War remains the decisive human failure.
The conspicuously wealthy turn up urging the character-building value of privation for the poor.
Politics is the art of choosing between the disastrous and the unpalatable.
In economics the majority is always wrong.
The modern conservative is engaged in one of man's oldest exercises in moral philosophy; that is, the search for a superior moral justification for selfishness.
Change comes not from men and women changing their minds but from the change from one generation to the next.
A bad book is the worse that it cannot repent. It has not been the devil's policy to keep the masses of mankind in ignorance; but finding that they will read, he is doing all in his power to poison their books.
The salary of the chief executive of a large corporation is not a market award for achievement. It is frequently in the nature of a warm personal gesture by the individual to himself.
Economics is a subject profoundly conducive to cliche, resonant with boredom. On few topics is an American audience so practiced in turning off its ears and minds. And none can say that the response is ill advised.
Power is not something that can be assumed or discarded at will like underwear.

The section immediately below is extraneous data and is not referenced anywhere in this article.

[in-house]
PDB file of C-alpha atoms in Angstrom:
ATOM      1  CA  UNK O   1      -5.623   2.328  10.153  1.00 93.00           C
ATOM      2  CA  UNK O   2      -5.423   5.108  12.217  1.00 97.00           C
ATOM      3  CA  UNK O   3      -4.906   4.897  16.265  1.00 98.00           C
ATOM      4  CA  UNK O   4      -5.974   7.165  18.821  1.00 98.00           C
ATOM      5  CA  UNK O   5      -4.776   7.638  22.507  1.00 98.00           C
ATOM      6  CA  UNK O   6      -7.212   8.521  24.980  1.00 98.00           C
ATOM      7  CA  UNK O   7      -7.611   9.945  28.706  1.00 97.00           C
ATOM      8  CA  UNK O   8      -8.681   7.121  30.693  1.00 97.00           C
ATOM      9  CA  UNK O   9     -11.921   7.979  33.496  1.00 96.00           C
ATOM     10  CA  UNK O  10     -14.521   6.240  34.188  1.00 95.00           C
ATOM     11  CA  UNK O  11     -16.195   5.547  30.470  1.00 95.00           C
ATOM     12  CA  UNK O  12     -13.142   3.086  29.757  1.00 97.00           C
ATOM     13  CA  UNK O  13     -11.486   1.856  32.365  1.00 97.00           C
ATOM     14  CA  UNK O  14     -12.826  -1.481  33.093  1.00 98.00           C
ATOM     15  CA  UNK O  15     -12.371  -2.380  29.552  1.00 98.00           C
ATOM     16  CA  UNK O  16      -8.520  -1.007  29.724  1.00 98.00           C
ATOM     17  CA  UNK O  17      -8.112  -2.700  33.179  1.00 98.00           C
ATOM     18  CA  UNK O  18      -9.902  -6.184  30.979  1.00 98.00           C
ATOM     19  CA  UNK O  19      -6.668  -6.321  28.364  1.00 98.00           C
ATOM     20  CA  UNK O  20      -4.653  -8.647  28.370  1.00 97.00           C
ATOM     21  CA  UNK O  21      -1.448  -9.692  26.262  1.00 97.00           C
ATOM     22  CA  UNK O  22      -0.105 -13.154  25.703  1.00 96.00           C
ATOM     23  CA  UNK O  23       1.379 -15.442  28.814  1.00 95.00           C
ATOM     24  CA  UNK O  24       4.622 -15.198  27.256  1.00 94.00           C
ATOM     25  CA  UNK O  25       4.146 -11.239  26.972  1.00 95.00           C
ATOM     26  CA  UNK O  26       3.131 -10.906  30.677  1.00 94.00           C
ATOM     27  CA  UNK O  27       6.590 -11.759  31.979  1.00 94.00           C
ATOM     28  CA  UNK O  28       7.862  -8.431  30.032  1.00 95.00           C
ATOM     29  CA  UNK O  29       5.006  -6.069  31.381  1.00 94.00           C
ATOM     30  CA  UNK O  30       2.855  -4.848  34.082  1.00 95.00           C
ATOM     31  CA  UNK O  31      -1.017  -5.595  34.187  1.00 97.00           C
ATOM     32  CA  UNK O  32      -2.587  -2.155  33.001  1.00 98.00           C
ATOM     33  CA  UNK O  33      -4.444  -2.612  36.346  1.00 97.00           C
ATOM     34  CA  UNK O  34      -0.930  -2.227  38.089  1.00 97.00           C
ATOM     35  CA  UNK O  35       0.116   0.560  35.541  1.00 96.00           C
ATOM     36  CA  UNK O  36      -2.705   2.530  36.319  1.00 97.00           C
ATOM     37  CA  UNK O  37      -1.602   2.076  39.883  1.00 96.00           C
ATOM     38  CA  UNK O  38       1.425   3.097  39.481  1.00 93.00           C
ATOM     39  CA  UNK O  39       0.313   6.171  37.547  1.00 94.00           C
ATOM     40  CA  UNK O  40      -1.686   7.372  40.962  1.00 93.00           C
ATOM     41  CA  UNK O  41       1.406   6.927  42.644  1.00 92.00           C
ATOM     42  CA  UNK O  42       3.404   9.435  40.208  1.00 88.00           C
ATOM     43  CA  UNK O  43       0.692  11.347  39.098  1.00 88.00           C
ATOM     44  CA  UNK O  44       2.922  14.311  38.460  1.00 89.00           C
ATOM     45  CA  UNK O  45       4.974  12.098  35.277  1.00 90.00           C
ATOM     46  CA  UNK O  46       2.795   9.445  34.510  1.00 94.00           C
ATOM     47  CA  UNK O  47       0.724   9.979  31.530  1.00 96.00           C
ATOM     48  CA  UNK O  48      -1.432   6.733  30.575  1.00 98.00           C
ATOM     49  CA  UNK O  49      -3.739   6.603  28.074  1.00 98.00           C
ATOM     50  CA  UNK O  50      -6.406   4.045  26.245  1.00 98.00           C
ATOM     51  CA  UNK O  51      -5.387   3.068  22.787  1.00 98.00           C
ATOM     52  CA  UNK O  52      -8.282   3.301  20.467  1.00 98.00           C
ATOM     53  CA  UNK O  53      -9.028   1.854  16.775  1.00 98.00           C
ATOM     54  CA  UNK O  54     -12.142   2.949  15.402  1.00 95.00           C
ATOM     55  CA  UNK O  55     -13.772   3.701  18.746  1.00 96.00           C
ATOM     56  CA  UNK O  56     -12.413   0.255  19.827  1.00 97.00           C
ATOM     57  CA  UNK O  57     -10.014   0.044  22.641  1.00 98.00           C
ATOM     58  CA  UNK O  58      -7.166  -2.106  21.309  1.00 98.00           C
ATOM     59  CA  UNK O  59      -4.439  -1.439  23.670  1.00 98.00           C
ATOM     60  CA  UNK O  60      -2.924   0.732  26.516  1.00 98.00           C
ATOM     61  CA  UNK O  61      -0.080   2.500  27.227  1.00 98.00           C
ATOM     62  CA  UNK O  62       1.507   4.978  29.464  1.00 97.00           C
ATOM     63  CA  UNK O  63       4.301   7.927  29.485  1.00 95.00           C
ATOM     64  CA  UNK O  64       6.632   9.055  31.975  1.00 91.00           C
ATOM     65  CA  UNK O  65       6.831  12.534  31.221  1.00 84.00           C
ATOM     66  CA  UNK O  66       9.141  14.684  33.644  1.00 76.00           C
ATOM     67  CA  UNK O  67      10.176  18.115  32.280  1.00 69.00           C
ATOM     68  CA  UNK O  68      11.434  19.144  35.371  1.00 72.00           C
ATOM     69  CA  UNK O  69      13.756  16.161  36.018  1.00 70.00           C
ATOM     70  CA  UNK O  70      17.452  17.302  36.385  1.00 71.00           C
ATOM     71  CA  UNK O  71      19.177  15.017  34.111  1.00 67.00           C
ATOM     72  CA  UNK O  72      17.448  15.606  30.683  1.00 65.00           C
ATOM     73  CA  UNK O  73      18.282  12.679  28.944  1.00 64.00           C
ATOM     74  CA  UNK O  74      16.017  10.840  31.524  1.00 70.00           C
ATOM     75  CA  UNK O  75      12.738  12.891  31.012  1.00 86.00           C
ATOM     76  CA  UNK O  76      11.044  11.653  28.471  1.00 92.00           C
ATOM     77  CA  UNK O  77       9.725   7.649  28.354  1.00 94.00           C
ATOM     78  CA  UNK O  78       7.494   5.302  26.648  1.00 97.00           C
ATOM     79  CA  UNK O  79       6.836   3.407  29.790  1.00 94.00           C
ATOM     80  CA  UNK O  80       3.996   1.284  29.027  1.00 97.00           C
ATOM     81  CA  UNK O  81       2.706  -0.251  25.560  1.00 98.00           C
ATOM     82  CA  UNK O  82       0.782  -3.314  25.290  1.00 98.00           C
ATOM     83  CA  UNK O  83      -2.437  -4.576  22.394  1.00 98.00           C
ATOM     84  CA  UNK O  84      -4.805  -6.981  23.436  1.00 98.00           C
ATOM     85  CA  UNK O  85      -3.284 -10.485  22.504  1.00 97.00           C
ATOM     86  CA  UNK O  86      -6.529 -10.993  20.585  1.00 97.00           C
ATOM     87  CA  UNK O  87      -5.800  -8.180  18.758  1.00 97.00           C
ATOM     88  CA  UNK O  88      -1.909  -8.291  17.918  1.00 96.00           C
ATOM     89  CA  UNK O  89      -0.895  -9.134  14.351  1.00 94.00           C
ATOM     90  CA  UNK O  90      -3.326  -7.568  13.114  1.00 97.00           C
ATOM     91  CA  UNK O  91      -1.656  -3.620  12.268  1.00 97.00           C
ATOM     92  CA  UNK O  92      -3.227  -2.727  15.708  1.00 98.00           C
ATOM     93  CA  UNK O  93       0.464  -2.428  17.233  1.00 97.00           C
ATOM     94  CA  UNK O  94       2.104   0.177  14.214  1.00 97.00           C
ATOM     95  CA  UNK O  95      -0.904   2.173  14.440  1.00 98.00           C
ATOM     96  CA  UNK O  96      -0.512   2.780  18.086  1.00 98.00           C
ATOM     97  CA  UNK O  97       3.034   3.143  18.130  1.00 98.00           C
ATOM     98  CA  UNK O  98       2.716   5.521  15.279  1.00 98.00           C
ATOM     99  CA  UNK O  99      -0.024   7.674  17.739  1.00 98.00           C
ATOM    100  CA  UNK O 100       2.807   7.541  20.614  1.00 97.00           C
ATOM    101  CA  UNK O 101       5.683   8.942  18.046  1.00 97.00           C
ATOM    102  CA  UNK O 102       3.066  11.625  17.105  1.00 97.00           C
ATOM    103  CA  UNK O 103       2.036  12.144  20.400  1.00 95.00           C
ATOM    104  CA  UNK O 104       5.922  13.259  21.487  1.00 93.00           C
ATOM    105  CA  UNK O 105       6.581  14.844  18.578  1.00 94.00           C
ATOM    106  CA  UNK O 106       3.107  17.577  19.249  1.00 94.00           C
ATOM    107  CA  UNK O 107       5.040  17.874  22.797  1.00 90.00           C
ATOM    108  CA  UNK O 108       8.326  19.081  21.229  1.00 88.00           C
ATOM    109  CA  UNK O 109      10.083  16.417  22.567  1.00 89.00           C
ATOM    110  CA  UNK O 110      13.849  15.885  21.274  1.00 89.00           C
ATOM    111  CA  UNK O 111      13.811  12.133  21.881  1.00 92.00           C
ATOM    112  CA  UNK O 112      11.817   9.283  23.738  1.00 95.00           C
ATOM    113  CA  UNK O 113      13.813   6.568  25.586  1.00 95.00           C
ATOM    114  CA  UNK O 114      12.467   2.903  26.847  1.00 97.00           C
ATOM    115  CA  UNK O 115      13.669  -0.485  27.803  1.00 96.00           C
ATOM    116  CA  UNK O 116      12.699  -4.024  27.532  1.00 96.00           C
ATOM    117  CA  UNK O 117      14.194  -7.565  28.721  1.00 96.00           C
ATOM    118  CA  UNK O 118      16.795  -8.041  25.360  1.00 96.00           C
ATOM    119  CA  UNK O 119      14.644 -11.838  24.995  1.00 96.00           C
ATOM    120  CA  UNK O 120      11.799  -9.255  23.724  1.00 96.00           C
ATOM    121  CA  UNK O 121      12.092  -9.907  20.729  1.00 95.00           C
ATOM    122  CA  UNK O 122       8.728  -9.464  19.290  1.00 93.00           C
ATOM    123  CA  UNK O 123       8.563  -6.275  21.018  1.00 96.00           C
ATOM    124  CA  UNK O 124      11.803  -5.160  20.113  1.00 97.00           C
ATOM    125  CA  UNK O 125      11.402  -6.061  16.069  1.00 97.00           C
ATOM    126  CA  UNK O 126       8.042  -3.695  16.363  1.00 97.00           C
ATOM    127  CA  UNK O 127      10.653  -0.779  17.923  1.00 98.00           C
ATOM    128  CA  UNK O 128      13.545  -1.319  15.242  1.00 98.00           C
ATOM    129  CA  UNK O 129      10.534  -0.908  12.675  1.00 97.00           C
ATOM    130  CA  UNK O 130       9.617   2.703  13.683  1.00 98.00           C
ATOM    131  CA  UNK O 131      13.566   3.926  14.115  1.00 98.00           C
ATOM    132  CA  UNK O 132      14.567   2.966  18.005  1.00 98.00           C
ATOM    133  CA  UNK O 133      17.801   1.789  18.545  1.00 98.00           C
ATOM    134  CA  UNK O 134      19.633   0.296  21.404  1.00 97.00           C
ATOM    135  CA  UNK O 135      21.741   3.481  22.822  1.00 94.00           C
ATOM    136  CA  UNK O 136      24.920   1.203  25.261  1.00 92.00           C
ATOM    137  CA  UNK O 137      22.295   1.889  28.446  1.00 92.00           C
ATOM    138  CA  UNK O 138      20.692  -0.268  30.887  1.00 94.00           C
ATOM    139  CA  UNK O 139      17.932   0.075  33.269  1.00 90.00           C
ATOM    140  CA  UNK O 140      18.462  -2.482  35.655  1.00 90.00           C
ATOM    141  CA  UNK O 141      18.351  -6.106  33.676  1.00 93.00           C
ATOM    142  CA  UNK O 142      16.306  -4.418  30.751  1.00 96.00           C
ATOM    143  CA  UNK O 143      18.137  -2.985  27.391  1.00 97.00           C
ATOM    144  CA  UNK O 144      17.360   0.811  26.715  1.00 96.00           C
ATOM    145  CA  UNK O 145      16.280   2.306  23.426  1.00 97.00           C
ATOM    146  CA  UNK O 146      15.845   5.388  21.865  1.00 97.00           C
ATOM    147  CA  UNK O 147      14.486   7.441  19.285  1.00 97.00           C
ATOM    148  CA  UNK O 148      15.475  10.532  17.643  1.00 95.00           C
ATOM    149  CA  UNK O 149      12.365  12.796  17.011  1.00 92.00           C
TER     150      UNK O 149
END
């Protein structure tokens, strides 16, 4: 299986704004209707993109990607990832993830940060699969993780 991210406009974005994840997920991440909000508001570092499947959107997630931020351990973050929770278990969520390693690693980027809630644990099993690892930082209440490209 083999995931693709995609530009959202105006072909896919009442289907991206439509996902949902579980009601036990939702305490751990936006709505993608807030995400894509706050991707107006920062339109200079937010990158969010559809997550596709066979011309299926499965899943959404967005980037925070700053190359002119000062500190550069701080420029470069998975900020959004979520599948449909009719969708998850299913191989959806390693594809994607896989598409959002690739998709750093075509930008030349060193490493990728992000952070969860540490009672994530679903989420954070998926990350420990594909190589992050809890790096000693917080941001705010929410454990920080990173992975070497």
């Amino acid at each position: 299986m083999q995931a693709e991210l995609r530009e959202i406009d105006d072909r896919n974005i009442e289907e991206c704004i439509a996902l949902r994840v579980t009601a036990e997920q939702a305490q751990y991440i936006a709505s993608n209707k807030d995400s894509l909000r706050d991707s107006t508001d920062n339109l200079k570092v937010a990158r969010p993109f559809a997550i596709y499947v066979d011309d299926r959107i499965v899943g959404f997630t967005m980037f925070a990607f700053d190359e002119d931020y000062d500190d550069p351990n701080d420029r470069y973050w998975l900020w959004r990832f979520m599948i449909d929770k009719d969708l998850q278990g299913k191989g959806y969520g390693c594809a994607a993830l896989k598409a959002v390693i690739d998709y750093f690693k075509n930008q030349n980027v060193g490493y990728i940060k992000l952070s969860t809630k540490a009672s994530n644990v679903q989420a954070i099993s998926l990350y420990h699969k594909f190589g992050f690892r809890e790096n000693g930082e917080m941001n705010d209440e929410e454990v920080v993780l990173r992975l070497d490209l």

All successful revolutions are the kicking in of a rotten door.
A person buying ordinary products in a supermarket is in touch with his deepest emotions.
There are few ironclad rules of diplomacy but to one there is no exception. When an official reports that talks were useful, it can safely be concluded that nothing was accomplished.
Total physical and mental inertia are highly agreeable, much more so than we allow ourselves to imagine. A beach not only permits such inertia but enforces it, thus neatly eliminating all problems of guilt. It is now the only place in our overly active world that does.
It is a far, far better thing to have a firm anchor in nonsense than to put out on the troubled seas of thought.
You will find that the State is the kind of organization which, though it does big things badly, does small things badly, too.
There is certainly no absolute standard of beauty. That precisely is what makes its pursuit so interesting.
There are times in politics when you must be on the right side and lose.
More die in the United States of too much food than of too little.
We have escapist fiction, so why not escapist biography?
Few can believe that suffering, especially by others, is in vain. Anything that is disagreeable must surely have beneficial economic effects.